Sometimes you have to go backwards before you move forwards. That now is the seemingly counter-intuitive goal of the Haas team as it contemplates the implications of a miserably uncompetitive 2020, its worst season in Formula 1 to date.
Even before the season was supposed to begin, the team nursed concerns over the direction of development. Not only was it failing to make progress, it was actively going backwards as new components failed to influence car performance as expected. Once racing finally resumed in July there was no respite, just a continuation of the slide towards the back of the grid.
Formula 1’s latest Imola adventure turned into an expensive trip for many teams due to several crashes throughout the weekend. While balancing the books is an added factor in 2021 with the cost cap, a few midfield teams have cashed in early on development investments.
Rain before the start of the Emilia Romagna Grand Prix promised to spice up the action, and the race certainly delivered on that. Max Verstappen got the best launch to win from Lewis Hamilton, but both got away with mistakes that could have had serious consequences
The first in a line of world beaters was designed in a back bedroom and then constructed in a shed. STUART CODLING recalls the Tyrrell 001
While Mercedes struck back against Red Bull by topping the times at Imola on Friday ahead of the Emilia Romagna Grand Prix, the overall picture remains incredibly close. Despite having a possible edge this weekend, the reigning Formula 1 world champion squad is not taking anything for granted...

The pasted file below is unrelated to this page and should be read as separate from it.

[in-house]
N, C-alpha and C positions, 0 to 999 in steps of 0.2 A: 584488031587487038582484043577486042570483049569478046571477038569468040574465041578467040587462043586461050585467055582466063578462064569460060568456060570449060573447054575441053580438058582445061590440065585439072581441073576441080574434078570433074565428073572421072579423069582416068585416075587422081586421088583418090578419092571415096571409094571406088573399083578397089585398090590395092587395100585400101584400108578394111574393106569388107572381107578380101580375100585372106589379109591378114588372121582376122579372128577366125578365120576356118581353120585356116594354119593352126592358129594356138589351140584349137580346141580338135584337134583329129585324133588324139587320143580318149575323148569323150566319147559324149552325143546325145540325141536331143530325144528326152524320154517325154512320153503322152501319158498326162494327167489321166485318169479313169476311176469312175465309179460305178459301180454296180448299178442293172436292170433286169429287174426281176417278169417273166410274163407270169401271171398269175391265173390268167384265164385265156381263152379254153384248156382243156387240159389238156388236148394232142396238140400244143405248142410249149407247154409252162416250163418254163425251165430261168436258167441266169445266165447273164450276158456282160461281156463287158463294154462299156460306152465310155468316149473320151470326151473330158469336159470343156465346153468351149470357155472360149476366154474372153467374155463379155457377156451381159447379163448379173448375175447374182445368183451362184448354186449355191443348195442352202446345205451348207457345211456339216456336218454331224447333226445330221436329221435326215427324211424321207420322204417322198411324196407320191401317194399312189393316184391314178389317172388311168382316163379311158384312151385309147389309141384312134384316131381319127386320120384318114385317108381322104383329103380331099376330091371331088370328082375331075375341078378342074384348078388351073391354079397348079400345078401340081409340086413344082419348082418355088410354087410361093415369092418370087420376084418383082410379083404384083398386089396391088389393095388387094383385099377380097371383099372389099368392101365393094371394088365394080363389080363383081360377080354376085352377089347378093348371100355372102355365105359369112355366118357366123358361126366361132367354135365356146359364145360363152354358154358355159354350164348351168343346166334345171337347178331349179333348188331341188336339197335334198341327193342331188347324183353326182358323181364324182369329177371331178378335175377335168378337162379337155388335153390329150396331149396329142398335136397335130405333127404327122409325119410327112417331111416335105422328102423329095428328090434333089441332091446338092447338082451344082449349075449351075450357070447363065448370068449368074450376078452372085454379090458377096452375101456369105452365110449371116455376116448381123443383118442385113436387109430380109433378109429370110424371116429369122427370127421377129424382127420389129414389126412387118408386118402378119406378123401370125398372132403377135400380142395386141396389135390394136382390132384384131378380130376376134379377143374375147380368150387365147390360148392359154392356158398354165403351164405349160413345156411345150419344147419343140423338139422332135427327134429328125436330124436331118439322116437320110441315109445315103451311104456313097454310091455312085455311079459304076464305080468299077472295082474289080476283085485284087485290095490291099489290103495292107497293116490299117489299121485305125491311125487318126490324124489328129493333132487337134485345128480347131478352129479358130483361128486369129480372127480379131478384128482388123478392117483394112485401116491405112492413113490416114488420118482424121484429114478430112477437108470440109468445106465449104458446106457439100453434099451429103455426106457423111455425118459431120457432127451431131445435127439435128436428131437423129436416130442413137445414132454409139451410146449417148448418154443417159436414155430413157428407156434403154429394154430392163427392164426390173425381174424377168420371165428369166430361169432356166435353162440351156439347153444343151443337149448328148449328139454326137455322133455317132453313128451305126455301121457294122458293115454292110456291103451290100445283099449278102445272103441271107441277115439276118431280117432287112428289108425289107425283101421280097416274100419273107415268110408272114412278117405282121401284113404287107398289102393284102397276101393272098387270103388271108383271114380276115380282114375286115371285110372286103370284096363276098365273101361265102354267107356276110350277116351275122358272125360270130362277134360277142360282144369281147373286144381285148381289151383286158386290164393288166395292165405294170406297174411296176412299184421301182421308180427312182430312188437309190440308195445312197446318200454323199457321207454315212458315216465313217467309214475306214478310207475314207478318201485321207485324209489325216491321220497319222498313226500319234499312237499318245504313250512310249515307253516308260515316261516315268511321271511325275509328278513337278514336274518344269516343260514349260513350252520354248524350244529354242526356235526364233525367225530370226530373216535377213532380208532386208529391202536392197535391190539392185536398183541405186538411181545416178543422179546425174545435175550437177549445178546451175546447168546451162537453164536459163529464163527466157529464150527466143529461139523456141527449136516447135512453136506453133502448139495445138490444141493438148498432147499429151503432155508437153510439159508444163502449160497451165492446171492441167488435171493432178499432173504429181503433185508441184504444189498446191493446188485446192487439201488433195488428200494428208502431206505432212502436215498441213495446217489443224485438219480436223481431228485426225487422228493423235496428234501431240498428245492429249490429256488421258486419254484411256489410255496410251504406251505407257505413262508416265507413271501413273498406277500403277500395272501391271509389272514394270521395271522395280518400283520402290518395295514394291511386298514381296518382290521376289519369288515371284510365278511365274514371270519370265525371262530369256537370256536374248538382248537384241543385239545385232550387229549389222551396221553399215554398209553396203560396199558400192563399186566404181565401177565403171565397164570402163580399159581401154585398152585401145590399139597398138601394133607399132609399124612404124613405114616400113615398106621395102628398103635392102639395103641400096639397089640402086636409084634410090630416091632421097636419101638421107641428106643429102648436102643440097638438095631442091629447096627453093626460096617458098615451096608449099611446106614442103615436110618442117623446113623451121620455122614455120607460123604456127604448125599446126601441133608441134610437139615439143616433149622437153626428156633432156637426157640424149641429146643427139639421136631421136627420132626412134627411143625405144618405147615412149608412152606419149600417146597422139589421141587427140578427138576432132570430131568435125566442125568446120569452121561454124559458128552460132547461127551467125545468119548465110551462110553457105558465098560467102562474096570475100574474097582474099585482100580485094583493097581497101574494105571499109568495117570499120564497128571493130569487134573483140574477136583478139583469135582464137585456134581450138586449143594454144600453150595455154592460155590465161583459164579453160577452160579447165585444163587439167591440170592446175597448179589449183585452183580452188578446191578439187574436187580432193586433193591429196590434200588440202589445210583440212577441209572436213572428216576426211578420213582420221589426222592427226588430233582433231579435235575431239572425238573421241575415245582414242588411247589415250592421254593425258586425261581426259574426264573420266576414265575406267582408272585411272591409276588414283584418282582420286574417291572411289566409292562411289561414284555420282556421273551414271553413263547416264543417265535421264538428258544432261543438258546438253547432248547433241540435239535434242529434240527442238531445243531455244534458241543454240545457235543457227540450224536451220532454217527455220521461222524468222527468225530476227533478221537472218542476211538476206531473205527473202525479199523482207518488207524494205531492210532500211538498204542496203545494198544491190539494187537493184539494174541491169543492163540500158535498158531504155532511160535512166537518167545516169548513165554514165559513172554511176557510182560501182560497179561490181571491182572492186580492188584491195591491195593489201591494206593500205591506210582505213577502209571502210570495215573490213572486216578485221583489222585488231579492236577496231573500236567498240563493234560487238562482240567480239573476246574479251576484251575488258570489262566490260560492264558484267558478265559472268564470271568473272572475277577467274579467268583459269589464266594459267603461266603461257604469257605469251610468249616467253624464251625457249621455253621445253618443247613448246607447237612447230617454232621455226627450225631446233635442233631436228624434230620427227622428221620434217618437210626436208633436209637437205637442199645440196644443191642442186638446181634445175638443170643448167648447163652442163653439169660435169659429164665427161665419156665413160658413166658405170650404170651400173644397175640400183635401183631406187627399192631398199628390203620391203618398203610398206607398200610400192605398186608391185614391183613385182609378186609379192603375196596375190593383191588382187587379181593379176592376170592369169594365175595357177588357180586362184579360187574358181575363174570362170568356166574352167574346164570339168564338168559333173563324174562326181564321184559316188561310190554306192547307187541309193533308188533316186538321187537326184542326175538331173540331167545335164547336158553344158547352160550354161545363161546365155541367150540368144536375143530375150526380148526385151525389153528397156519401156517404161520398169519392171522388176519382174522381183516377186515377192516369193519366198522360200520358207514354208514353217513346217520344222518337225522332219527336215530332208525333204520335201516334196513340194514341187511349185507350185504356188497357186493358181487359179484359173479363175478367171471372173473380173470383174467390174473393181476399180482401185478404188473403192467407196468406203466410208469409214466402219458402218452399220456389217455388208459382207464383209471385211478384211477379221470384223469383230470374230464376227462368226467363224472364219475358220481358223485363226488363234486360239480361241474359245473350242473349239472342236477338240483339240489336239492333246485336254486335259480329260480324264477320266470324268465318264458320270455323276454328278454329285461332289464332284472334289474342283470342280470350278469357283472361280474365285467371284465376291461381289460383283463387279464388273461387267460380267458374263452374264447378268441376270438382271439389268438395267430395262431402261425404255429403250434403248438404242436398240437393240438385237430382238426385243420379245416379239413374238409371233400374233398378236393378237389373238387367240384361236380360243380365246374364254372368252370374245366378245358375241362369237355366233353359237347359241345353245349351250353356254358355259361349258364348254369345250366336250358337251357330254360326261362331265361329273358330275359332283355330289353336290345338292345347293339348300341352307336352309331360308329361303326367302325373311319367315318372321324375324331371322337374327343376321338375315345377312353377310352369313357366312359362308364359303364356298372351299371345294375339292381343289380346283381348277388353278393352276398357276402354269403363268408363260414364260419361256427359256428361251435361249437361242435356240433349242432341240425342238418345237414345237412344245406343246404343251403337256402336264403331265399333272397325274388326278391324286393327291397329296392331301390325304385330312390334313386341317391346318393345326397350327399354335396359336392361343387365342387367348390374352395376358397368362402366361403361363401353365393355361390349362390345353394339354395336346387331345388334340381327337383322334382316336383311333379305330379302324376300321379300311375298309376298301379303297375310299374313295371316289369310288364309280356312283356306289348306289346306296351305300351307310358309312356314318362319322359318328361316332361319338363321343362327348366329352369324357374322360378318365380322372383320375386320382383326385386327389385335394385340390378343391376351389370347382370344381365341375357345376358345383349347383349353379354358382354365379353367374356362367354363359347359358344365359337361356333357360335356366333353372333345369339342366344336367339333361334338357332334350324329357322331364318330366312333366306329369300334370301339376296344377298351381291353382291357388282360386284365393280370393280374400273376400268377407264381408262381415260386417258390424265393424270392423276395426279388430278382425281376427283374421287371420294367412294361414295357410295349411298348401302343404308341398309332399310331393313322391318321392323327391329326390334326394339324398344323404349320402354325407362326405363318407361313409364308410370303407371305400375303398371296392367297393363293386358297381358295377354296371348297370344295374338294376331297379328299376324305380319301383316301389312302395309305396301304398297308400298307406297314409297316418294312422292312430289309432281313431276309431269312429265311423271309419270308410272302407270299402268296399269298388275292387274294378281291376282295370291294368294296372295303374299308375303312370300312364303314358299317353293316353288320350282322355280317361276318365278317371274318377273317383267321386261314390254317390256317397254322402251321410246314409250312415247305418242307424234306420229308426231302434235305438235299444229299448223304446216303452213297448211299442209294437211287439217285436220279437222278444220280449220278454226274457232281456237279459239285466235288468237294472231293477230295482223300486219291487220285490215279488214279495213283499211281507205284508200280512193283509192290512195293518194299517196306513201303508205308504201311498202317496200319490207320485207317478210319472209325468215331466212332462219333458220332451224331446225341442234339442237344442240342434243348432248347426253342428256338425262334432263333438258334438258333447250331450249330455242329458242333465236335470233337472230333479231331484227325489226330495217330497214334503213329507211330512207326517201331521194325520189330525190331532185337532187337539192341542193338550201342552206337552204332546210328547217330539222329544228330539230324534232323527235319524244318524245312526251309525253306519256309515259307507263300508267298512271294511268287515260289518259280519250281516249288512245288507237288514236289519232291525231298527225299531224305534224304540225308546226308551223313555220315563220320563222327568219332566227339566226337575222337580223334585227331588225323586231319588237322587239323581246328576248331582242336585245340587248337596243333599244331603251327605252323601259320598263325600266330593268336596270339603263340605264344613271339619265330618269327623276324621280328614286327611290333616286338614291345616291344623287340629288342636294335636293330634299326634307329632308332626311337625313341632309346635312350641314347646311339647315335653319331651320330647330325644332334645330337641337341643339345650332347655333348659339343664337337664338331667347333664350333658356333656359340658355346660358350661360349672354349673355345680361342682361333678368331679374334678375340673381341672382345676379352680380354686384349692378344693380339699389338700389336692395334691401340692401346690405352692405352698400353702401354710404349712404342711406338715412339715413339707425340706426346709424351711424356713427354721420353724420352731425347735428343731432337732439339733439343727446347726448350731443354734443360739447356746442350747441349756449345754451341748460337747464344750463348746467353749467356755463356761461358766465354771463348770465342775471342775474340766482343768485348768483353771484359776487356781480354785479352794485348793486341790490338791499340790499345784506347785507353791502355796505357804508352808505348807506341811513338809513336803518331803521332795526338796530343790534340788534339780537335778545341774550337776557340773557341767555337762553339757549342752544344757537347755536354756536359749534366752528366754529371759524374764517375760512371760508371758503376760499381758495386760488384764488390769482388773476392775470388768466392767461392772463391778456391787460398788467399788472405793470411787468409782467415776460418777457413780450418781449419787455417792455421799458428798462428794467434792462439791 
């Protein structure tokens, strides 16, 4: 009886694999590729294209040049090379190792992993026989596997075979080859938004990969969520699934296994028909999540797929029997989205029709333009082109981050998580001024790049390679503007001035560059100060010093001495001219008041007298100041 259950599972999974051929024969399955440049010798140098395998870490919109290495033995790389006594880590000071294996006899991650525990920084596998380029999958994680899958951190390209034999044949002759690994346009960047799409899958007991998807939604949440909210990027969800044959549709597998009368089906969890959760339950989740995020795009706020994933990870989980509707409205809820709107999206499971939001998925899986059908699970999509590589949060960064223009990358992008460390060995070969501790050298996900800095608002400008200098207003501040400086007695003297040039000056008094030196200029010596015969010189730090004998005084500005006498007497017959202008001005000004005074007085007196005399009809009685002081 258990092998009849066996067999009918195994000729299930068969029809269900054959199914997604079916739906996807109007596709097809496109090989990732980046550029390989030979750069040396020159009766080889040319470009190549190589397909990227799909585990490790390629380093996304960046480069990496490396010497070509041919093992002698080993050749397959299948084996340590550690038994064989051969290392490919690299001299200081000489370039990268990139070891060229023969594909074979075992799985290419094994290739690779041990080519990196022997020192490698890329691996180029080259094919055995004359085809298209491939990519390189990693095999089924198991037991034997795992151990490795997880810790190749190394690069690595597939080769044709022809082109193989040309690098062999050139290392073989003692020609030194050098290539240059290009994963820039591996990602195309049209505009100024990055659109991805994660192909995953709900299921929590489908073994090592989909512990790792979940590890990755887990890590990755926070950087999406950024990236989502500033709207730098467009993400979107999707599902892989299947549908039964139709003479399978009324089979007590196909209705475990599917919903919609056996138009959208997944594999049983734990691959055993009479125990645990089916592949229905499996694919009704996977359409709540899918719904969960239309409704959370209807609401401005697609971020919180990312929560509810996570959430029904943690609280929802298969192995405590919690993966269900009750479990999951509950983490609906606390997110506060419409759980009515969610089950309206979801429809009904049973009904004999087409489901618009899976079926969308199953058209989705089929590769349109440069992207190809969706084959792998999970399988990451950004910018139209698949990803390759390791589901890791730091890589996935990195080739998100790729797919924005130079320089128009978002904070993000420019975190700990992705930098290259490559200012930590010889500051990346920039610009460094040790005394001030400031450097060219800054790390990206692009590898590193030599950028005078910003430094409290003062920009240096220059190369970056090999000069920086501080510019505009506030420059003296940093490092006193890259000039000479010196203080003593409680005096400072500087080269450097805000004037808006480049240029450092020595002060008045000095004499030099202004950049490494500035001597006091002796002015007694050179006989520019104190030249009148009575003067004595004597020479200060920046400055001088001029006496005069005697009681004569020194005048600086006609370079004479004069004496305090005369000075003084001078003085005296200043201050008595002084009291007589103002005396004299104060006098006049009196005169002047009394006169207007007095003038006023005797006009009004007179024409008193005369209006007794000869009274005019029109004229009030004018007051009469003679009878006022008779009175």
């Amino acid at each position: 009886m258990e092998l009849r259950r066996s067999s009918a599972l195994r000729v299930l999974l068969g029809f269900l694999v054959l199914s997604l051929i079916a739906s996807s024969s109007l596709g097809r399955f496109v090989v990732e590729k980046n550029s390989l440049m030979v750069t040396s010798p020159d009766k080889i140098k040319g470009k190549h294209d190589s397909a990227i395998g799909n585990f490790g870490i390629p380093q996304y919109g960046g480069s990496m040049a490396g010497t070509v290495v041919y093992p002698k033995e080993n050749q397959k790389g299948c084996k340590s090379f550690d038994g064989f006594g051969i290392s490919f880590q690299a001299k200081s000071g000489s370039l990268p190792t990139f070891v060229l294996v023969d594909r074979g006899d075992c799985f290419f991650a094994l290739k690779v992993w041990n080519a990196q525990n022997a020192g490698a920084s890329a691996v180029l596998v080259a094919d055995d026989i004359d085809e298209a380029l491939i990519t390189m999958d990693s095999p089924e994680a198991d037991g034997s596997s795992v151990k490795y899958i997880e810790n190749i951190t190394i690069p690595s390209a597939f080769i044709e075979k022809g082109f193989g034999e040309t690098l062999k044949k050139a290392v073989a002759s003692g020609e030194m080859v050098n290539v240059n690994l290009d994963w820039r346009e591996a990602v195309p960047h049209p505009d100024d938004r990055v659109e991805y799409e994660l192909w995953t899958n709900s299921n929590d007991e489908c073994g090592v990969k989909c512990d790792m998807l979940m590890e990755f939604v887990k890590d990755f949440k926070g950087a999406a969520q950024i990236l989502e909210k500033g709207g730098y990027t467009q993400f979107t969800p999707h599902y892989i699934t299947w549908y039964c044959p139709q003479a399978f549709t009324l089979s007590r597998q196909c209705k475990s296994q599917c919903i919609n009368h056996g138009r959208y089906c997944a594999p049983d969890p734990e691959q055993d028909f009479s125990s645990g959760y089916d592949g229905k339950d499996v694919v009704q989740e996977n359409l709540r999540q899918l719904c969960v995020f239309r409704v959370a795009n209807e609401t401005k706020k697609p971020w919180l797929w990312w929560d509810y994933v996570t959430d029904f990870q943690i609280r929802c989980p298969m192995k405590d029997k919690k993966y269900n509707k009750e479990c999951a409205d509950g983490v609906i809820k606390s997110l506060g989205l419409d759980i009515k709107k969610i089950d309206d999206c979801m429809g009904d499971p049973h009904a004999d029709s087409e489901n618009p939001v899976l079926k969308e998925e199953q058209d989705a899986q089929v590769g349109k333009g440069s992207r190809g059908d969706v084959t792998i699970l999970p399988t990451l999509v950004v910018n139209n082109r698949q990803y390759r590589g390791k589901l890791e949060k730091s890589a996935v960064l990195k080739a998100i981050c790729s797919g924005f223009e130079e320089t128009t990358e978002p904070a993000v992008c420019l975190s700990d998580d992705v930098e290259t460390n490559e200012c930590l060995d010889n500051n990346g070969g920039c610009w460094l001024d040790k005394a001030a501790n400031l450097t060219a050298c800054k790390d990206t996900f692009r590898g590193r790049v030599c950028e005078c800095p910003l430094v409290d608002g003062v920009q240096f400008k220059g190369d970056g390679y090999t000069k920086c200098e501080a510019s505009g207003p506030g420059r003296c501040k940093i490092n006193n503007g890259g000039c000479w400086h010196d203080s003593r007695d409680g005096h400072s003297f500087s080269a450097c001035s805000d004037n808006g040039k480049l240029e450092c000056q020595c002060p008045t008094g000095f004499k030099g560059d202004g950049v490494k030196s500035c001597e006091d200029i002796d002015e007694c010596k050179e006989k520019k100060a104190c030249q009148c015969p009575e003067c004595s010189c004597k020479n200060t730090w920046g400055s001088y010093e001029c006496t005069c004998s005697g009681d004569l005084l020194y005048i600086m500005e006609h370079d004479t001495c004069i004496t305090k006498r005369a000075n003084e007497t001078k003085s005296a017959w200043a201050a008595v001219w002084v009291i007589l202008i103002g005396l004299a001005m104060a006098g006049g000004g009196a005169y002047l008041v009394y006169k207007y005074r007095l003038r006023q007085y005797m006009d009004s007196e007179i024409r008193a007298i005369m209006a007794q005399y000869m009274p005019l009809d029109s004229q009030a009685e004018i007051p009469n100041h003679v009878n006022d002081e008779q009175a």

Mercedes may find itself leading the drivers' and constructors' standings after Lewis Hamilton's victory in the Bahrain Grand Prix, but it is well aware that it came against the odds, with Red Bull clearly ahead. Here's what the Brackley team must do to avoid its crown slipping .
It's been a tough start to Sebastian Vettel's Aston Martin F1 career, with a lack of pre-season testing mileage followed by an incident-packed Bahrain GP. But two key underlying factors mean a turnaround is no guarantee.
Three weeks is a long time in Formula 1, but in the reshaped start to the 2021 season the teams head to Imola to pick things up after the frenetic Bahrain opener. Here's what to look out for and the developments to follow at the Emilia Romagna Grand Prix
Ferrari: Only 'bad situation' will compromise 2022 F1 focus
Did Mercedes sacrifice Abu Dhabi GP pace to exploit test day?